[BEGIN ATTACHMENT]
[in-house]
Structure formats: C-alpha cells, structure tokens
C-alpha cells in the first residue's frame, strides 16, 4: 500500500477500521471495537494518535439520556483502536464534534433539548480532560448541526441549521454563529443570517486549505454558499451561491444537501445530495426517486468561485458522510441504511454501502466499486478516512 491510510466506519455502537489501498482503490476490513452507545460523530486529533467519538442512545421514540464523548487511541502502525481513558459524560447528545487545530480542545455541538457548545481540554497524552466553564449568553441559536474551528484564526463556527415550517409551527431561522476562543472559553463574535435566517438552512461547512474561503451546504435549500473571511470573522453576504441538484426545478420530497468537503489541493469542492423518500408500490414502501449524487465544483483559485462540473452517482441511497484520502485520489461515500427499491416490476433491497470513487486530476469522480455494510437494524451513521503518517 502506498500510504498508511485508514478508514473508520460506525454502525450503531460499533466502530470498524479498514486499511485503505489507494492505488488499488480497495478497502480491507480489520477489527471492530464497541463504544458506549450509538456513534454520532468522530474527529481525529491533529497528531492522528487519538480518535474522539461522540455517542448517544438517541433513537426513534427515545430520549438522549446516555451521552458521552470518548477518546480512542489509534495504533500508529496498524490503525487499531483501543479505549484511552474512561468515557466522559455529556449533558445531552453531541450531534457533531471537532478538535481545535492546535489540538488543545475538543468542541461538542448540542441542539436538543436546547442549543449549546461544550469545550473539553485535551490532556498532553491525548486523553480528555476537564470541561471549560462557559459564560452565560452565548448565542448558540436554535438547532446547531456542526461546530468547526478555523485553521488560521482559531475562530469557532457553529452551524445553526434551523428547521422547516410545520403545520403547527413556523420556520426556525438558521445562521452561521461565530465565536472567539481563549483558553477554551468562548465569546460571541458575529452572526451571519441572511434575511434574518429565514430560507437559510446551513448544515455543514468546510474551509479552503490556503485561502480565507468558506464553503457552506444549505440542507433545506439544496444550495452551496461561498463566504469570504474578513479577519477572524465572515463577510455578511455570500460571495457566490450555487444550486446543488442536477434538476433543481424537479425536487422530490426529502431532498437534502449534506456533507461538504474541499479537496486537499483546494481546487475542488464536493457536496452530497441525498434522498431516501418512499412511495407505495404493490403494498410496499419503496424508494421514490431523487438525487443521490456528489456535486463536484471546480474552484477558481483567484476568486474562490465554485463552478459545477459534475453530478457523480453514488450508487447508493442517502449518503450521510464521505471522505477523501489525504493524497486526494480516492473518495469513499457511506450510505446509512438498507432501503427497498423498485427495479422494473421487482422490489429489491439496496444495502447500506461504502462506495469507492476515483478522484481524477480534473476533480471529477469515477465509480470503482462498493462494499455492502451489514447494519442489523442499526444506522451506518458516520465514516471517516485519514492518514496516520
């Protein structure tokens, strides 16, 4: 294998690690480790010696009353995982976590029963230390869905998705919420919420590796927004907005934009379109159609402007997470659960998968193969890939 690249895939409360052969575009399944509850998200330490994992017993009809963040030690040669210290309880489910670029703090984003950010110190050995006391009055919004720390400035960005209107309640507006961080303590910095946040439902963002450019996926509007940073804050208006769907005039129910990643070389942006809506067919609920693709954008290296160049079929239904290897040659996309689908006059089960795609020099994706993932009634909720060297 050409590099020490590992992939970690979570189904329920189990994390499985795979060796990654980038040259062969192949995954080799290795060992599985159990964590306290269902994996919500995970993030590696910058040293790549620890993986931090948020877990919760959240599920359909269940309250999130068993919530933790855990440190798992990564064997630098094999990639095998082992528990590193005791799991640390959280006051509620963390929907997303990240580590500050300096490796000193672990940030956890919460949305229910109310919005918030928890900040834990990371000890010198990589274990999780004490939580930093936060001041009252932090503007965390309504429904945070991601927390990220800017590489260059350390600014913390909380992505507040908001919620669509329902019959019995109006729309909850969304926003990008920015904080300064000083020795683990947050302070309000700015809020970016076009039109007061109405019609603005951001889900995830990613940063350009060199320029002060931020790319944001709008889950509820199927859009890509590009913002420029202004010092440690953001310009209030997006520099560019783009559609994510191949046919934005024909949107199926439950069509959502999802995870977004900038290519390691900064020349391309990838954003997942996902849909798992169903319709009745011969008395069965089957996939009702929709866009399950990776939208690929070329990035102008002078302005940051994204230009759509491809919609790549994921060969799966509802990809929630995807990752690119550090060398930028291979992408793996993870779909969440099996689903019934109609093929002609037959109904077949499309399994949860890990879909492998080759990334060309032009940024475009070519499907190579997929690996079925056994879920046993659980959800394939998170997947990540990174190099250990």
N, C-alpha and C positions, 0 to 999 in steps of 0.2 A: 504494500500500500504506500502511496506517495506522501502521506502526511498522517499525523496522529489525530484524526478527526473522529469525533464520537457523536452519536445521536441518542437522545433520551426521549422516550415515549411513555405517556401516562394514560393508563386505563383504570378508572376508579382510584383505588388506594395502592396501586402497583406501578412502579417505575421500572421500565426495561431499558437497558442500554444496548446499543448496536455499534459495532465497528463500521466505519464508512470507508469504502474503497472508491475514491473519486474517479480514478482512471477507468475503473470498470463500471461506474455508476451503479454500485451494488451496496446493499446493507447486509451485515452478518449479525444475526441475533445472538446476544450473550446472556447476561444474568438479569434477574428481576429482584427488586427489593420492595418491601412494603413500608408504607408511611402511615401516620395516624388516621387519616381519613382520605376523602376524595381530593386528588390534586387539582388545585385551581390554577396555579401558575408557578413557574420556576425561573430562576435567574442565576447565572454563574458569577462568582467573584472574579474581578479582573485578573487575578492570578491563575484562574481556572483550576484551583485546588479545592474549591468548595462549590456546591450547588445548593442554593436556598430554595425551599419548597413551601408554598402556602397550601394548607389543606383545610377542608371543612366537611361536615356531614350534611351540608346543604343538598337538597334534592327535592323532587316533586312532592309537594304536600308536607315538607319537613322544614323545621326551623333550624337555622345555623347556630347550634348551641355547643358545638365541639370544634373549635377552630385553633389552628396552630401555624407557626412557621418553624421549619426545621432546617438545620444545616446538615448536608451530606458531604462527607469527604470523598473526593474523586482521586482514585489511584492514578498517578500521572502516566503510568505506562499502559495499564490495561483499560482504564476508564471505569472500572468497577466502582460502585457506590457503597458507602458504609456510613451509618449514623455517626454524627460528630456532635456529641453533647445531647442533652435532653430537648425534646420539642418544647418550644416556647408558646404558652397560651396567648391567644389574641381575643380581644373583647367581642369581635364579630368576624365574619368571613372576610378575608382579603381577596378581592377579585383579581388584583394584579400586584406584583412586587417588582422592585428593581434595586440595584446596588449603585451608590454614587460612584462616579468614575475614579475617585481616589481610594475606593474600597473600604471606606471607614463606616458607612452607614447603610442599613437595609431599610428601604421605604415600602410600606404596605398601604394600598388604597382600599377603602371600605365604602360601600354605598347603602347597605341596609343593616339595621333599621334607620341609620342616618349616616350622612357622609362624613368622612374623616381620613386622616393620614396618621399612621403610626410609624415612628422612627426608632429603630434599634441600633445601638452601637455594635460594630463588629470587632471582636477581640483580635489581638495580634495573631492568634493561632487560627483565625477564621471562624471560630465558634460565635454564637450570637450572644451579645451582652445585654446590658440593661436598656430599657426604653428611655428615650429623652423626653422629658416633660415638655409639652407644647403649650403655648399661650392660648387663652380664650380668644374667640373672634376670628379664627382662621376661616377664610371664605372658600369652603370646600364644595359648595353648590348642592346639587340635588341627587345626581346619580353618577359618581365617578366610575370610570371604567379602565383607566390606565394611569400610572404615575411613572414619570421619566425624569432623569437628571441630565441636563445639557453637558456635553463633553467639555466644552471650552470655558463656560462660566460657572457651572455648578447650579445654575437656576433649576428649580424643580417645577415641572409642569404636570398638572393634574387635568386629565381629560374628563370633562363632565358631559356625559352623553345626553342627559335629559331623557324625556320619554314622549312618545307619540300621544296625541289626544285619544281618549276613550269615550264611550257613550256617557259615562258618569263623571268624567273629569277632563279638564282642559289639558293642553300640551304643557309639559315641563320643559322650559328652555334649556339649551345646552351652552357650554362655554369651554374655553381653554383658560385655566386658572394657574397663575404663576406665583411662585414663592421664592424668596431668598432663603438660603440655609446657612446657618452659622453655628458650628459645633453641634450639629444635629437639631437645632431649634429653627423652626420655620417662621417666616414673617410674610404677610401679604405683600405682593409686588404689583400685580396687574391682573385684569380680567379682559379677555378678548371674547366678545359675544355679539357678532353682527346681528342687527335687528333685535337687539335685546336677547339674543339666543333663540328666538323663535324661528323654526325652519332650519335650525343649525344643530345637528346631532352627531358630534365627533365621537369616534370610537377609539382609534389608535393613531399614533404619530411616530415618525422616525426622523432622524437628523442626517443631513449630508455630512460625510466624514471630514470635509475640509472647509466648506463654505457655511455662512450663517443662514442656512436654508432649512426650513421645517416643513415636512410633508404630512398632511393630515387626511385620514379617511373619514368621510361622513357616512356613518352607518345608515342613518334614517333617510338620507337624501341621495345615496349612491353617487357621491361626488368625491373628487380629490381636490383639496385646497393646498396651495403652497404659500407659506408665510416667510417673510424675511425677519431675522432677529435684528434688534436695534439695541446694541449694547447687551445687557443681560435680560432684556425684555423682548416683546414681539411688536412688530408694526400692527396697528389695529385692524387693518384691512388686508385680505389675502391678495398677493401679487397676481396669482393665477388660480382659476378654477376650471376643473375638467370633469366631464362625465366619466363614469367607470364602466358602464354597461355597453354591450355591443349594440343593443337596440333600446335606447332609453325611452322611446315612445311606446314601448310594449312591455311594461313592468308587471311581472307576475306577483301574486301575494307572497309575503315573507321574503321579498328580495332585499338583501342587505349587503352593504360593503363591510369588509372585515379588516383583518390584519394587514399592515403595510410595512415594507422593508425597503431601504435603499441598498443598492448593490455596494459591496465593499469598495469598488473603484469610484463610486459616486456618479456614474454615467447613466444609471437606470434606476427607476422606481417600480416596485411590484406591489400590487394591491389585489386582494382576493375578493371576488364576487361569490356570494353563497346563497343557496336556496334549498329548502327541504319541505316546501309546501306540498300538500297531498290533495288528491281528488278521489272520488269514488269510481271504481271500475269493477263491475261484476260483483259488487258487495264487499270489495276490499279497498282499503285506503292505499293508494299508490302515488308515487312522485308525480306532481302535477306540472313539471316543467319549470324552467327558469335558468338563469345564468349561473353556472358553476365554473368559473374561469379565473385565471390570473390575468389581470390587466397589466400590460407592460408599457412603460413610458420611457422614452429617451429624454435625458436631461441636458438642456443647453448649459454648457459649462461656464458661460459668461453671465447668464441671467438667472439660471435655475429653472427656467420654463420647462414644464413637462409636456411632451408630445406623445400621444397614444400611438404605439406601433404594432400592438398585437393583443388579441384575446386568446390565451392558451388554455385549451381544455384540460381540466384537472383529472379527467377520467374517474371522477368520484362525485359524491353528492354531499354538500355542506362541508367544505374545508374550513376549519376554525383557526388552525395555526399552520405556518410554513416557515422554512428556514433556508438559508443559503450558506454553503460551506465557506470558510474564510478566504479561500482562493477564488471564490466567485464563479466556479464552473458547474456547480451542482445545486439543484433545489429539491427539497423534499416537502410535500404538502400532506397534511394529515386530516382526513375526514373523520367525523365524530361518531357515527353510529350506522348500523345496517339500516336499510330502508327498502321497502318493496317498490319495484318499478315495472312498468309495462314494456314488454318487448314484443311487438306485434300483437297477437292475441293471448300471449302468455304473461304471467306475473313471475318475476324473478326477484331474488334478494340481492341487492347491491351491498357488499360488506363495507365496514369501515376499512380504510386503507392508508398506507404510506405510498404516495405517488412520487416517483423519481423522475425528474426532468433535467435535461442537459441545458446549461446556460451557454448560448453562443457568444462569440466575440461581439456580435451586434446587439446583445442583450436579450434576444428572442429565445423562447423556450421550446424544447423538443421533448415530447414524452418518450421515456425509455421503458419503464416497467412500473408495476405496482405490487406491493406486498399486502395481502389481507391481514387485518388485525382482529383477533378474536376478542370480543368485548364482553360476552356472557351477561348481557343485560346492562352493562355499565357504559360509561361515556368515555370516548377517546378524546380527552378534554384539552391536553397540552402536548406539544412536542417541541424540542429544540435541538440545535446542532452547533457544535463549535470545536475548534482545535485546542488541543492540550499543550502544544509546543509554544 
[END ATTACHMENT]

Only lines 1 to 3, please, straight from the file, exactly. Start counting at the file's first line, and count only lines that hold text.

[in-house]
Structure formats: C-alpha cells, structure tokens
C-alpha cells in the first residue's frame, strides 16, 4: 500500500477500521471495537494518535439520556483502536464534534433539548480532560448541526441549521454563529443570517486549505454558499451561491444537501445530495426517486468561485458522510441504511454501502466499486478516512 491510510466506519455502537489501498482503490476490513452507545460523530486529533467519538442512545421514540464523548487511541502502525481513558459524560447528545487545530480542545455541538457548545481540554497524552466553564449568553441559536474551528484564526463556527415550517409551527431561522476562543472559553463574535435566517438552512461547512474561503451546504435549500473571511470573522453576504441538484426545478420530497468537503489541493469542492423518500408500490414502501449524487465544483483559485462540473452517482441511497484520502485520489461515500427499491416490476433491497470513487486530476469522480455494510437494524451513521503518517 502506498500510504498508511485508514478508514473508520460506525454502525450503531460499533466502530470498524479498514486499511485503505489507494492505488488499488480497495478497502480491507480489520477489527471492530464497541463504544458506549450509538456513534454520532468522530474527529481525529491533529497528531492522528487519538480518535474522539461522540455517542448517544438517541433513537426513534427515545430520549438522549446516555451521552458521552470518548477518546480512542489509534495504533500508529496498524490503525487499531483501543479505549484511552474512561468515557466522559455529556449533558445531552453531541450531534457533531471537532478538535481545535492546535489540538488543545475538543468542541461538542448540542441542539436538543436546547442549543449549546461544550469545550473539553485535551490532556498532553491525548486523553480528555476537564470541561471549560462557559459564560452565560452565548448565542448558540436554535438547532446547531456542526461546530468547526478555523485553521488560521482559531475562530469557532457553529452551524445553526434551523428547521422547516410545520403545520403547527413556523420556520426556525438558521445562521452561521461565530465565536472567539481563549483558553477554551468562548465569546460571541458575529452572526451571519441572511434575511434574518429565514430560507437559510446551513448544515455543514468546510474551509479552503490556503485561502480565507468558506464553503457552506444549505440542507433545506439544496444550495452551496461561498463566504469570504474578513479577519477572524465572515463577510455578511455570500460571495457566490450555487444550486446543488442536477434538476433543481424537479425536487422530490426529502431532498437534502449534506456533507461538504474541499479537496486537499483546494481546487475542488464536493457536496452530497441525498434522498431516501418512499412511495407505495404493490403494498410496499419503496424508494421514490431523487438525487443521490456528489456535486463536484471546480474552484477558481483567484476568486474562490465554485463552478459545477459534475453530478457523480453514488450508487447508493442517502449518503450521510464521505471522505477523501489525504493524497486526494480516492473518495469513499457511506450510505446509512438498507432501503427497498423498485427495479422494473421487482422490489429489491439496496444495502447500506461504502462506495469507492476515483478522484481524477480534473476533480471529477469515477465509480470503482462498493462494499455492502451489514447494519442489523442499526444506522451506518458516520465514516471517516485519514492518514496516520